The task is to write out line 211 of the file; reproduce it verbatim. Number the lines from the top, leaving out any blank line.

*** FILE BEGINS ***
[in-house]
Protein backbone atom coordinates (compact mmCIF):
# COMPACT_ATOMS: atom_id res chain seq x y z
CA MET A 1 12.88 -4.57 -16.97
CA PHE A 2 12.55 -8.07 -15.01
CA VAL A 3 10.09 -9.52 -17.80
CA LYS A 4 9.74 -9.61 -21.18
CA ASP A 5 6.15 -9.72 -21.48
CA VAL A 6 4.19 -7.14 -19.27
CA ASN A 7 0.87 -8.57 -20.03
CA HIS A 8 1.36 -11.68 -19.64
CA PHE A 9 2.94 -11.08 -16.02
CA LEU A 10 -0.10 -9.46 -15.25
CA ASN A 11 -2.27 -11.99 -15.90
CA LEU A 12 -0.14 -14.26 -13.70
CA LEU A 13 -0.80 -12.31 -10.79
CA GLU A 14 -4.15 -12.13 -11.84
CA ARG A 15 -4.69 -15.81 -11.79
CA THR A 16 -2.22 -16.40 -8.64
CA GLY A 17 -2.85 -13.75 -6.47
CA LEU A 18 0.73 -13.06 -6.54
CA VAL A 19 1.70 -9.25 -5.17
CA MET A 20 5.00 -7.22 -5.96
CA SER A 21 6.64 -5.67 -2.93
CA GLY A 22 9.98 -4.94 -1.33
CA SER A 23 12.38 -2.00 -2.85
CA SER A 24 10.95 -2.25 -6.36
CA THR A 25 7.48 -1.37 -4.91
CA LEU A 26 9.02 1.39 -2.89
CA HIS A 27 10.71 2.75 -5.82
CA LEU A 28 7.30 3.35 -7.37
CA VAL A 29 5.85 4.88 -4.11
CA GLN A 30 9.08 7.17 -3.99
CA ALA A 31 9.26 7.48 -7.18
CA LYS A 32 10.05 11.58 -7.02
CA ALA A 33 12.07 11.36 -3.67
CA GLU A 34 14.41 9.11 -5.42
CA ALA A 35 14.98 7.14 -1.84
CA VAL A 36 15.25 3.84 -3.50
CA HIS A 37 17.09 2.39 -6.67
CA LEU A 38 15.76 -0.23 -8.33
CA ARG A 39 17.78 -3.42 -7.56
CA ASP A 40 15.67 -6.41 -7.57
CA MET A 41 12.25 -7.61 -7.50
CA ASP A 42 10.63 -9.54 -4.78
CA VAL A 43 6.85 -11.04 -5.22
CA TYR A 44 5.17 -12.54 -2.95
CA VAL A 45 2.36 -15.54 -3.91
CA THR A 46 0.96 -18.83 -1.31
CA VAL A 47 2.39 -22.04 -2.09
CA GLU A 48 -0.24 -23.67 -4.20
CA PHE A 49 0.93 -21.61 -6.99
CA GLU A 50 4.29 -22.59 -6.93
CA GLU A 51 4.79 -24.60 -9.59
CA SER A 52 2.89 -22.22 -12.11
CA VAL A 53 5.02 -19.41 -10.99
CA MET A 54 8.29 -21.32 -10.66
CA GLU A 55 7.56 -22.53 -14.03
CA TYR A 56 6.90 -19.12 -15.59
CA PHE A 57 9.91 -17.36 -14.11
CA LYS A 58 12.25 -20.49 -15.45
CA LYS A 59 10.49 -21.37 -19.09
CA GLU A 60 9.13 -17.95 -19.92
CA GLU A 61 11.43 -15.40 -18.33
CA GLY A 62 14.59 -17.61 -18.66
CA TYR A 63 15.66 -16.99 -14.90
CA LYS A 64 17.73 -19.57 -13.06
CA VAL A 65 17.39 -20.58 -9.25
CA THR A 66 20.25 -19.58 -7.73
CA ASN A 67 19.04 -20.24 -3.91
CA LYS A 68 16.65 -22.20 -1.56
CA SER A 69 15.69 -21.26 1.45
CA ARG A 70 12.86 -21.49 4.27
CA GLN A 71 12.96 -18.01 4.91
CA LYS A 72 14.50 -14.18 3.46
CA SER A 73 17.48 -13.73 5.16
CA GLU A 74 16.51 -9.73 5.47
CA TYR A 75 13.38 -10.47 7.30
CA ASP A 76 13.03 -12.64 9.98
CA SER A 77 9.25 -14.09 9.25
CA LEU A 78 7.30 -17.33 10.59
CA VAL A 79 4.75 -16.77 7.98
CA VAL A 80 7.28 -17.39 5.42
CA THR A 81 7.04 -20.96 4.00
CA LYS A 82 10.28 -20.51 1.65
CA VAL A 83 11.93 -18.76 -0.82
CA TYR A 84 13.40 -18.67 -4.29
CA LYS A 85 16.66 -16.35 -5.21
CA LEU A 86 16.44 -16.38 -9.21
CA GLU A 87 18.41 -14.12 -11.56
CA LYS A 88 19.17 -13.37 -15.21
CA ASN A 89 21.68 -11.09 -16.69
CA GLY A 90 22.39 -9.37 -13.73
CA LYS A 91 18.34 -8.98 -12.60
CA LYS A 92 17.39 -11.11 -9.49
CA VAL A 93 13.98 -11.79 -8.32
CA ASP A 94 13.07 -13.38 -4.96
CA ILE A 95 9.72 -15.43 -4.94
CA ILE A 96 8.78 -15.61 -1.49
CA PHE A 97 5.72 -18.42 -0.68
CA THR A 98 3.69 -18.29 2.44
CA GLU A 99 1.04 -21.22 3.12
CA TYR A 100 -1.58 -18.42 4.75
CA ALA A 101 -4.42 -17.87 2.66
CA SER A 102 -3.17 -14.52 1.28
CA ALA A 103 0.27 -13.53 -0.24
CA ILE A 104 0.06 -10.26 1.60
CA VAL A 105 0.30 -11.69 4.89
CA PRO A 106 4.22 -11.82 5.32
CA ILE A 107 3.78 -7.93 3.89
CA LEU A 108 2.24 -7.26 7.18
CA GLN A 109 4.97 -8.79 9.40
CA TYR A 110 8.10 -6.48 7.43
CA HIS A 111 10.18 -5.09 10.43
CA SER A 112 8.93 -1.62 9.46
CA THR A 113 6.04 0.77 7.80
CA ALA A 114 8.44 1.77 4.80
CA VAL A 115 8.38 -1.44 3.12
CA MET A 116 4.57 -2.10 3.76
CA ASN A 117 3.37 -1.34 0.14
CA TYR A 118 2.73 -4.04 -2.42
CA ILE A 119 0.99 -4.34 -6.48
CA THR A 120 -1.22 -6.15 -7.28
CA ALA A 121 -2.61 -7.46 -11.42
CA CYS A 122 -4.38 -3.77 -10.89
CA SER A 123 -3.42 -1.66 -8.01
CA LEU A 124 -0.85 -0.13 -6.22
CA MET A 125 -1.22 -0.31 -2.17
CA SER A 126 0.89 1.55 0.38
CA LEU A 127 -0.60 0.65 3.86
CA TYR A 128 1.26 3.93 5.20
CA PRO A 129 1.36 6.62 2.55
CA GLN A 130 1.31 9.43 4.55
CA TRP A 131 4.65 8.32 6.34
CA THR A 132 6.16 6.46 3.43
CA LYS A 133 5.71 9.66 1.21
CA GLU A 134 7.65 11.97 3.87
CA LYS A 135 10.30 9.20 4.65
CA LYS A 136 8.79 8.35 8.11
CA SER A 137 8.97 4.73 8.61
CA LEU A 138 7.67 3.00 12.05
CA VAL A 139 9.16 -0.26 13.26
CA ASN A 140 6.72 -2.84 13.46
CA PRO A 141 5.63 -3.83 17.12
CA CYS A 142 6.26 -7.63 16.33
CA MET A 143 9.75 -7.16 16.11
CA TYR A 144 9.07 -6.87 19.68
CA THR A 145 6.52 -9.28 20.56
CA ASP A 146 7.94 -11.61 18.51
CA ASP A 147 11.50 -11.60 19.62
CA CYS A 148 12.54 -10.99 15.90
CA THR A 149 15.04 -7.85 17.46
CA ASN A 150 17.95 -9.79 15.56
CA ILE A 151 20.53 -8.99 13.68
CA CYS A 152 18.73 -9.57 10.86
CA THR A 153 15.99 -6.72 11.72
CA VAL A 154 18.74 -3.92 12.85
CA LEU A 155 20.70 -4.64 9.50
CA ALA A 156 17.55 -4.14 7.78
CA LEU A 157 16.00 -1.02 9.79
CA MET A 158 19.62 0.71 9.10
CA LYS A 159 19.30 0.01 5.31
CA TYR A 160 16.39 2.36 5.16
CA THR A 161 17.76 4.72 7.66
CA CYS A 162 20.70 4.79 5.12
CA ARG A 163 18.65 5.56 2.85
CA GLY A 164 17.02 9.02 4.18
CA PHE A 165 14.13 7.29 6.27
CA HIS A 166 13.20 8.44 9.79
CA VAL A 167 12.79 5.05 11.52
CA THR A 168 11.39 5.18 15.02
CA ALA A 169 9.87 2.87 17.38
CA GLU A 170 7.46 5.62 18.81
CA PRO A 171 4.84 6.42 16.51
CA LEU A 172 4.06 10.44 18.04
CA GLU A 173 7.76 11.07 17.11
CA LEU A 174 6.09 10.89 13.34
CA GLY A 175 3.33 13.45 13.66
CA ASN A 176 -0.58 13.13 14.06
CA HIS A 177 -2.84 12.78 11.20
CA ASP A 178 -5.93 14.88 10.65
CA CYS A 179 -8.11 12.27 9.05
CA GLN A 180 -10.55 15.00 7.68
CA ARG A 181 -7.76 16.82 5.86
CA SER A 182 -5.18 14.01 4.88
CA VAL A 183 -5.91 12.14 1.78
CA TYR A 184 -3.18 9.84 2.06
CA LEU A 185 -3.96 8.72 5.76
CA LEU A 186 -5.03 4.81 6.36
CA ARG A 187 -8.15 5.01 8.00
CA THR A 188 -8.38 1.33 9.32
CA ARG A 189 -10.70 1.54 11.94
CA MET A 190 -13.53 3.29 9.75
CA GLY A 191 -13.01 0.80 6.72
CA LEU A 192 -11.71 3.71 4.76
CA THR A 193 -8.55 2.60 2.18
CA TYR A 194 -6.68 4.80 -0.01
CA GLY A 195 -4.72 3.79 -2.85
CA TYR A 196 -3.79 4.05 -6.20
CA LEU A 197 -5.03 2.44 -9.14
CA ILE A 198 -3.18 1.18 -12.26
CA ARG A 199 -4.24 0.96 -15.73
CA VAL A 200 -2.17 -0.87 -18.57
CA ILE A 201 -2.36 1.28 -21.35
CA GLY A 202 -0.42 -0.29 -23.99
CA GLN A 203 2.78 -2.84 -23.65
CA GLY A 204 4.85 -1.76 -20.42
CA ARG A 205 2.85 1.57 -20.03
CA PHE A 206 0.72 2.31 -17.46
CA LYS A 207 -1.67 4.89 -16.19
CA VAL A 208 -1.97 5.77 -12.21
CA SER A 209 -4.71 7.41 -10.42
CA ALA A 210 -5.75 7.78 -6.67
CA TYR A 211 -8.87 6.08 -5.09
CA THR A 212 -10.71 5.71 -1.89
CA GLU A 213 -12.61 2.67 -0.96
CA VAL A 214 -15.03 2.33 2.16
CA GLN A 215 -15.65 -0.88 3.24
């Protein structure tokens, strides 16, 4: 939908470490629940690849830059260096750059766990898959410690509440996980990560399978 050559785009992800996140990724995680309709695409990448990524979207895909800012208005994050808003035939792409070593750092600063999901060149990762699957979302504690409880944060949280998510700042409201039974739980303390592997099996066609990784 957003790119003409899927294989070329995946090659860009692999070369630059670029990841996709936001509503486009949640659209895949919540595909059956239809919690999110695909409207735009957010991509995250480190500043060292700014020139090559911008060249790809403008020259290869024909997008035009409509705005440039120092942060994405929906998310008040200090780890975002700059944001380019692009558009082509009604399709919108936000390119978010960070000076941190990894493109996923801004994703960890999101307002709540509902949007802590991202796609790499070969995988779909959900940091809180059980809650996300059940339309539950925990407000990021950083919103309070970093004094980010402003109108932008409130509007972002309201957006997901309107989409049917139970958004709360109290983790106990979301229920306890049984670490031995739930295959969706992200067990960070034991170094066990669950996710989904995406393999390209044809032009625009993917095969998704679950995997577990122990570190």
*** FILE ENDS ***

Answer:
CA VAL A 208 -1.97 5.77 -12.21